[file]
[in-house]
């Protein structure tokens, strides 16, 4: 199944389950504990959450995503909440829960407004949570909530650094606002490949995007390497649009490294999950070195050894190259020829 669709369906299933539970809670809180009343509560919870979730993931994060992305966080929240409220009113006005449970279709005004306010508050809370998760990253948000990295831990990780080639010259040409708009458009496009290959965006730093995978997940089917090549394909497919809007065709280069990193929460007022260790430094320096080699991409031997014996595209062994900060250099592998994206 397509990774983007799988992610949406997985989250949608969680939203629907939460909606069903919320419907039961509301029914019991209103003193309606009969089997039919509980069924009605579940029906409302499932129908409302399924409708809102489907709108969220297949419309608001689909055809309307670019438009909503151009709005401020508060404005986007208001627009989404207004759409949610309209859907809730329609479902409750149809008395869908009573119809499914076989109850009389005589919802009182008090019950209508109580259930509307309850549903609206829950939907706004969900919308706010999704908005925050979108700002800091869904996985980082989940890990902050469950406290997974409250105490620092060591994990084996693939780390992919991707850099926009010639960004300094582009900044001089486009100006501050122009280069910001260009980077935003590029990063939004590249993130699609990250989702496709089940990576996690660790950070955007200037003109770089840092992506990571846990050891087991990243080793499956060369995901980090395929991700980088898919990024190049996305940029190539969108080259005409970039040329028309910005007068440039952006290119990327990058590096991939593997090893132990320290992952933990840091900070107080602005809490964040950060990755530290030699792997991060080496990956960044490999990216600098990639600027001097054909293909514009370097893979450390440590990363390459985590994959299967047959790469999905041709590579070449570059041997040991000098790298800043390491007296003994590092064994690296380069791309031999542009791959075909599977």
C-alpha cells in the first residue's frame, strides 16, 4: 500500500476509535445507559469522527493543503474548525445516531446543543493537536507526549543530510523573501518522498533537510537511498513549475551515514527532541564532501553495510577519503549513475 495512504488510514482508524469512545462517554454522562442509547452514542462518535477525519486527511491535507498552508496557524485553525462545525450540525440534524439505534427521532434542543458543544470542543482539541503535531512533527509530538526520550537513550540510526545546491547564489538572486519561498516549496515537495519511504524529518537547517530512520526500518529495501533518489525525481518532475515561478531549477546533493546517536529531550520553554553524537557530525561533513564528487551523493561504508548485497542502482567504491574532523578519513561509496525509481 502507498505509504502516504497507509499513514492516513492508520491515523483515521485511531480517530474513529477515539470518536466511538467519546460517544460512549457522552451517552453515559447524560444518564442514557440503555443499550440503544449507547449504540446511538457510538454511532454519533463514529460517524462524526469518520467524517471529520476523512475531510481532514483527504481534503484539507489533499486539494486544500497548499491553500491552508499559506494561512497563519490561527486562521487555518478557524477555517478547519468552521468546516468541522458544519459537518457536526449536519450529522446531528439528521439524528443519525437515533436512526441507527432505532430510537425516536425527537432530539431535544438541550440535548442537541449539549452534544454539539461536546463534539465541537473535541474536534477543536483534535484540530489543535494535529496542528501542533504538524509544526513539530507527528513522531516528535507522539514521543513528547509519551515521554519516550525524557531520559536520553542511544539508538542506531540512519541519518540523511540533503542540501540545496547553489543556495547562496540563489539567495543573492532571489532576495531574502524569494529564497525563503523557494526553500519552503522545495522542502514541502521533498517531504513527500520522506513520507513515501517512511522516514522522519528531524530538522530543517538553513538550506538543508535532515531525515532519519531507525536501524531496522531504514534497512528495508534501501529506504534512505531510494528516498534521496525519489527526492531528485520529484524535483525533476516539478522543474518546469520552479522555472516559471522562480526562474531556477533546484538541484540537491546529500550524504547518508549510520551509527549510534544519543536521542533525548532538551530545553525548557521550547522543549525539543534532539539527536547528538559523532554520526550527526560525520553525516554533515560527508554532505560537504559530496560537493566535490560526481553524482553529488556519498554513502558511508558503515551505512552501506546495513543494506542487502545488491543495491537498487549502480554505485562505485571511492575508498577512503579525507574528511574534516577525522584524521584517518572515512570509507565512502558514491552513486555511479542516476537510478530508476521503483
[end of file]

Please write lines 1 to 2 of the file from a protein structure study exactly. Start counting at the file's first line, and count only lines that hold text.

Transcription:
[in-house]
């Protein structure tokens, strides 16, 4: 199944389950504990959450995503909440829960407004949570909530650094606002490949995007390497649009490294999950070195050894190259020829 669709369906299933539970809670809180009343509560919870979730993931994060992305966080929240409220009113006005449970279709005004306010508050809370998760990253948000990295831990990780080639010259040409708009458009496009290959965006730093995978997940089917090549394909497919809007065709280069990193929460007022260790430094320096080699991409031997014996595209062994900060250099592998994206 397509990774983007799988992610949406997985989250949608969680939203629907939460909606069903919320419907039961509301029914019991209103003193309606009969089997039919509980069924009605579940029906409302499932129908409302399924409708809102489907709108969220297949419309608001689909055809309307670019438009909503151009709005401020508060404005986007208001627009989404207004759409949610309209859907809730329609479902409750149809008395869908009573119809499914076989109850009389005589919802009182008090019950209508109580259930509307309850549903609206829950939907706004969900919308706010999704908005925050979108700002800091869904996985980082989940890990902050469950406290997974409250105490620092060591994990084996693939780390992919991707850099926009010639960004300094582009900044001089486009100006501050122009280069910001260009980077935003590029990063939004590249993130699609990250989702496709089940990576996690660790950070955007200037003109770089840092992506990571846990050891087991990243080793499956060369995901980090395929991700980088898919990024190049996305940029190539969108080259005409970039040329028309910005007068440039952006290119990327990058590096991939593997090893132990320290992952933990840091900070107080602005809490964040950060990755530290030699792997991060080496990956960044490999990216600098990639600027001097054909293909514009370097893979450390440590990363390459985590994959299967047959790469999905041709590579070449570059041997040991000098790298800043390491007296003994590092064994690296380069791309031999542009791959075909599977």